• Clinginess and separation anxiety
  • Nervousness around strangers or in large groups
  • Withdrawing from friends and loved ones
  • Lashing out with anger or aggression
  • Depression and/or frequent crying
  • Bedwetting, night terrors, or insomnia
  • Inability to concentrate in school

It’s important for adults to keep an eye out for these behaviors and understand that they are coming from a place of pain and confusion. This way, instead of frustration or harsh discipline, you can help the child process the trauma they’ve experienced.

The best thing you can do is to be patient with the child. Going through something as deeply troubling as sexual abuse can overwhelm them. With your patience and unconditional love, their healing journey can begin.

Establish Boundaries

Boundaries are important for a child who has been abused. They’ve had their boundaries completely destroyed, and may not understand what behavior is appropriate or not. Some children will talk about sexually inappropriate topics, act out the abuse with toys, or try to see others without clothing on. As an adult, explain to the child what is appropriate behavior and what isn’t, so they can begin to understand the difference.

Respecting boundaries is not only important for the child, but for the people around them. Do not pressure the child to hug or physically interact with others if they don’t feel comfortable doing so. Advocate for them if they express discomfort in certain situations, and ask the adults in their life to respect their decisions. In addition, physical play like tickling or wrestling with other children may trigger a victim of abuse, so keep an eye out for these situations.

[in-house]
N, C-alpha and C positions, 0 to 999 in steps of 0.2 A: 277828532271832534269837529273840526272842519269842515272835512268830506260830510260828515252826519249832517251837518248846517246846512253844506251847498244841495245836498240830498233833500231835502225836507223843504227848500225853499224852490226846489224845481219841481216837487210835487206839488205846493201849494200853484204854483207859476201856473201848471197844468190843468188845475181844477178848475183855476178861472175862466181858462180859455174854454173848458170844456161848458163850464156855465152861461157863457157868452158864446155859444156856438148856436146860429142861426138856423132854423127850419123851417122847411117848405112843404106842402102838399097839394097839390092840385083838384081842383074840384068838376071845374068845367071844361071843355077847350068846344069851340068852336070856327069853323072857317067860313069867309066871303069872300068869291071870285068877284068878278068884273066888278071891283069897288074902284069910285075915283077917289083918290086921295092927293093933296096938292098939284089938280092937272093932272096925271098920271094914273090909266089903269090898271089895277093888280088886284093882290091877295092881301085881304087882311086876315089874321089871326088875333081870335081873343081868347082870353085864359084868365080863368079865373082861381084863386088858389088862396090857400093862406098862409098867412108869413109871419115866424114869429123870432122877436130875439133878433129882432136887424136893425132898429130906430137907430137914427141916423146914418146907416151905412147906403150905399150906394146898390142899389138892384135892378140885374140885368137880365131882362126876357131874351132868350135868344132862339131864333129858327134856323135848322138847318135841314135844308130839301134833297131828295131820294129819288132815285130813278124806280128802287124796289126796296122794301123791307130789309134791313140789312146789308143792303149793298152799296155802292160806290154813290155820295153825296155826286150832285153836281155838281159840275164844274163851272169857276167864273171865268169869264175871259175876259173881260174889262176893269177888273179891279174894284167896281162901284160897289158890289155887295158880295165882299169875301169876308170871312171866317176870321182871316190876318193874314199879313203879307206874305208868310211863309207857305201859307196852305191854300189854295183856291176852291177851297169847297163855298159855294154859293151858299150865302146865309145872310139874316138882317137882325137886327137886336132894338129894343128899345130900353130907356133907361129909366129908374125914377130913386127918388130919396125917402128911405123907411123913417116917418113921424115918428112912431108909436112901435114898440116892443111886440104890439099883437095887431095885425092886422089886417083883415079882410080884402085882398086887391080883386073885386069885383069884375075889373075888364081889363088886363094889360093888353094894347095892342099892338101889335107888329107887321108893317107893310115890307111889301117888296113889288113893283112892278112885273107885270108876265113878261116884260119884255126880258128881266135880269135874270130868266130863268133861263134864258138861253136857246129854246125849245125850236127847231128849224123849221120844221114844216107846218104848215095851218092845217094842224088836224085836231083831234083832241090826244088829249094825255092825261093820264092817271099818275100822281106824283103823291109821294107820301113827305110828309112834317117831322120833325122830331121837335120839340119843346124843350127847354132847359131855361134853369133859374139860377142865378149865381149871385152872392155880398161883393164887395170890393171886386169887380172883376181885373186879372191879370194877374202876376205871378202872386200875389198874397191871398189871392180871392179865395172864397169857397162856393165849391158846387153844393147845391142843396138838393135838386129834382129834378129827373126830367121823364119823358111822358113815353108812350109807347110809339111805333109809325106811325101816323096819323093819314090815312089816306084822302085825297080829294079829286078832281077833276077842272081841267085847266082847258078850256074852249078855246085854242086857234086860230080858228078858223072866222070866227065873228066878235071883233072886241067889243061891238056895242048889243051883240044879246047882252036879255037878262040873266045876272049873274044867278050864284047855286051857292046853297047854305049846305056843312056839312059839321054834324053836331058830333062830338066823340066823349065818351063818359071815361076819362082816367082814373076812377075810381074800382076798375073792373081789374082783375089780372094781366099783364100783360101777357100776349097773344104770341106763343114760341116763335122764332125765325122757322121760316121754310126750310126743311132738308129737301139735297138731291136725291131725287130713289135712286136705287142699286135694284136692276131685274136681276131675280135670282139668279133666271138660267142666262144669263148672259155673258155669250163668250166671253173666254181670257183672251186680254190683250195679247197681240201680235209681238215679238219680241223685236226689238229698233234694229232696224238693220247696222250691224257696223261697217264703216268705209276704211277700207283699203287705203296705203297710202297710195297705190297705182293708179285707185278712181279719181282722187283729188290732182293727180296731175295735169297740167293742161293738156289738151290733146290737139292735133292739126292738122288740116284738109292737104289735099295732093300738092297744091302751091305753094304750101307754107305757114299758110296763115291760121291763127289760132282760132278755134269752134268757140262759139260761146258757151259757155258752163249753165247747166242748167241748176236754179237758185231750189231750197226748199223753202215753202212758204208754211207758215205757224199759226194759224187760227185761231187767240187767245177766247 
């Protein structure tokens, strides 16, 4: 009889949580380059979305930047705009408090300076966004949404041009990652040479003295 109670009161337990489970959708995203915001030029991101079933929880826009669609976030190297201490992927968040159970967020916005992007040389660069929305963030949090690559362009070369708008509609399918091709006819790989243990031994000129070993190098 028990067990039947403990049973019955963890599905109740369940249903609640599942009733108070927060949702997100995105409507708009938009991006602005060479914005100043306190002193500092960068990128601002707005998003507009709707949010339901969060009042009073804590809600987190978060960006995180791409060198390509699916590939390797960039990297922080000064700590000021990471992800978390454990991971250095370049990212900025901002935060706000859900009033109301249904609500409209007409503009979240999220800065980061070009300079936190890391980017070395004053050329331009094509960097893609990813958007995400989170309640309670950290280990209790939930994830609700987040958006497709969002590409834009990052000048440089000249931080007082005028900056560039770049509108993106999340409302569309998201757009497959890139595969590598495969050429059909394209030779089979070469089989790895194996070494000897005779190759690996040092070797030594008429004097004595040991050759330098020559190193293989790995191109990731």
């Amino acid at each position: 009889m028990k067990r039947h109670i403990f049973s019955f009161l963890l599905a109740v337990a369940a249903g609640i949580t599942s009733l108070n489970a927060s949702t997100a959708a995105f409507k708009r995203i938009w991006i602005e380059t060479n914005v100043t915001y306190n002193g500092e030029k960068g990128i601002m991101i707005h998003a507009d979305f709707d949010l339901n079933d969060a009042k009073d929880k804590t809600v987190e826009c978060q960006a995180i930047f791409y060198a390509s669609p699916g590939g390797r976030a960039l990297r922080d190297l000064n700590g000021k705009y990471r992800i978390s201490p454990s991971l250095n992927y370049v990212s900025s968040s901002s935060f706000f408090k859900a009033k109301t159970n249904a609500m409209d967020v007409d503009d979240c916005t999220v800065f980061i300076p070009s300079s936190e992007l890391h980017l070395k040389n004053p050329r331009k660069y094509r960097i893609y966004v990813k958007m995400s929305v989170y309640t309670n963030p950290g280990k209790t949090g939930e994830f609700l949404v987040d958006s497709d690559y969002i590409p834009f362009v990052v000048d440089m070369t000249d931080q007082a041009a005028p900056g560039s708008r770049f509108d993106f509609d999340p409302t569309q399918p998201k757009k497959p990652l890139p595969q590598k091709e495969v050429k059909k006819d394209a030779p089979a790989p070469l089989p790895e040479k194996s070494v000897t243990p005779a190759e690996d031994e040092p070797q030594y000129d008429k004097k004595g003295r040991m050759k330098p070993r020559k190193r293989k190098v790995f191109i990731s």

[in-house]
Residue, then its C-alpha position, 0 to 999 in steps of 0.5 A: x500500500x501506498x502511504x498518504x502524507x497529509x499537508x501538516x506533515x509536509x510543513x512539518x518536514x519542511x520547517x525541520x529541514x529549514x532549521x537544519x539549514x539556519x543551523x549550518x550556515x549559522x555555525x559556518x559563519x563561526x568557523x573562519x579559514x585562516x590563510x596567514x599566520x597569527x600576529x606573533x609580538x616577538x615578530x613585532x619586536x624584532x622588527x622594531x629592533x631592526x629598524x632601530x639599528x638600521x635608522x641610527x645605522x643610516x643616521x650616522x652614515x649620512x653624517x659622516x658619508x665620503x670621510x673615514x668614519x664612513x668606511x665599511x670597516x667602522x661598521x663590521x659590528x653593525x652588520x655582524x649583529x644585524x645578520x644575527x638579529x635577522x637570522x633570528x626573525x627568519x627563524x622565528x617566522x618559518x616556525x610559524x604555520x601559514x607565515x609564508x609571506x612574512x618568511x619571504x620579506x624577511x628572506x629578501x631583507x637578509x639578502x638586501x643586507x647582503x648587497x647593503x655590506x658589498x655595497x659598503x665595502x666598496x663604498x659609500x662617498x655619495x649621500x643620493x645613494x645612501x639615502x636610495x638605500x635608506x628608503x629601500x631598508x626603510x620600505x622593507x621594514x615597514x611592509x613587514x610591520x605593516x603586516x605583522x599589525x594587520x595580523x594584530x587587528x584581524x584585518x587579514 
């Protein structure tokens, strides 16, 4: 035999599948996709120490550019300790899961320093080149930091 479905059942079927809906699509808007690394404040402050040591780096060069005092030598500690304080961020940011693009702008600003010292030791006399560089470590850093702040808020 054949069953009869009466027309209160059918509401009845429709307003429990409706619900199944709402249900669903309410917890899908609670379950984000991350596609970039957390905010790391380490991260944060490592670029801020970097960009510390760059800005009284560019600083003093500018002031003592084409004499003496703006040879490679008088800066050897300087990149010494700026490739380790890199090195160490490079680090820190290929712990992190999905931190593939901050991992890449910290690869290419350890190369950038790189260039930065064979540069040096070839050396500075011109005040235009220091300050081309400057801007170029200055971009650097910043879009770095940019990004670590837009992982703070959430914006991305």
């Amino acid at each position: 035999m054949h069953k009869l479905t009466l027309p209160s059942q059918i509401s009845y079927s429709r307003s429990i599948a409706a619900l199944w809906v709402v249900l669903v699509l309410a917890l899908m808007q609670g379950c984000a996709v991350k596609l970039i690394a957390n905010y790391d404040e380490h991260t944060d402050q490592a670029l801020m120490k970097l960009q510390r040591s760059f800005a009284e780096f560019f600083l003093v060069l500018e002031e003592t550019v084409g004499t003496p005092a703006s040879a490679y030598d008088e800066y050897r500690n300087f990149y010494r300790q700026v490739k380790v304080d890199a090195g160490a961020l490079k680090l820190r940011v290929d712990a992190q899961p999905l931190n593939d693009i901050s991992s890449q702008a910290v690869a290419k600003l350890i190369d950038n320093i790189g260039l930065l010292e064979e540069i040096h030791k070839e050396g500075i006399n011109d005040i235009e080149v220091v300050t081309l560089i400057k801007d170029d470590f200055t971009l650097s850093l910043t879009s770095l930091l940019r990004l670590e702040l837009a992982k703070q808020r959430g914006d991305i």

Lastly, act as a role model and demonstrate proper boundaries. Many young children model their behavior after the behavior of the adults around them, so make sure you are setting a good example.

Seek Out Professional Help

Therapy can be a huge help for both the child who has been abused and the adults in their lives. There are child therapists that specialize in sexual abuse specifically, so they can be a valuable guide along this process. Going to therapy can equip the child with coping mechanisms, not only to handle their current feelings but their future experiences as an adult as well.

Therapy can also help the family and loved ones of the child. Parents or other caretakers of a sexual abuse victim experience a variety of emotions as well, including sadness and guilt. Speaking with a professional and dealing with these emotions in a healthy way benefits both the parent and the child.

Finding out about the sexual abuse of a minor can be devastating, for both the child and the adult receiving the information. This is why it’s so important to handle the situation delicately and put the child’s safety and well-being first.

If you or a family member has been sexually abused by a person of authority, whether it is a a clergy member from any church, Boy Scout or Girl Scouts, youth sports organization, private or public school, daycare, medical professional, University, or any organization supervising children, you can submit your Private and Free claim by visiting   We are highly experienced and compassionate when dealing with Sex abuse cases and we can keep your identity private throughout the process of holding the abusers and those who helped cover up the abuse accountable.  We can help you recover costs for medical and counseling expenses, loss of income due to extended recovery times, loss of companionship with family members, pain and suffering, and emotional distress.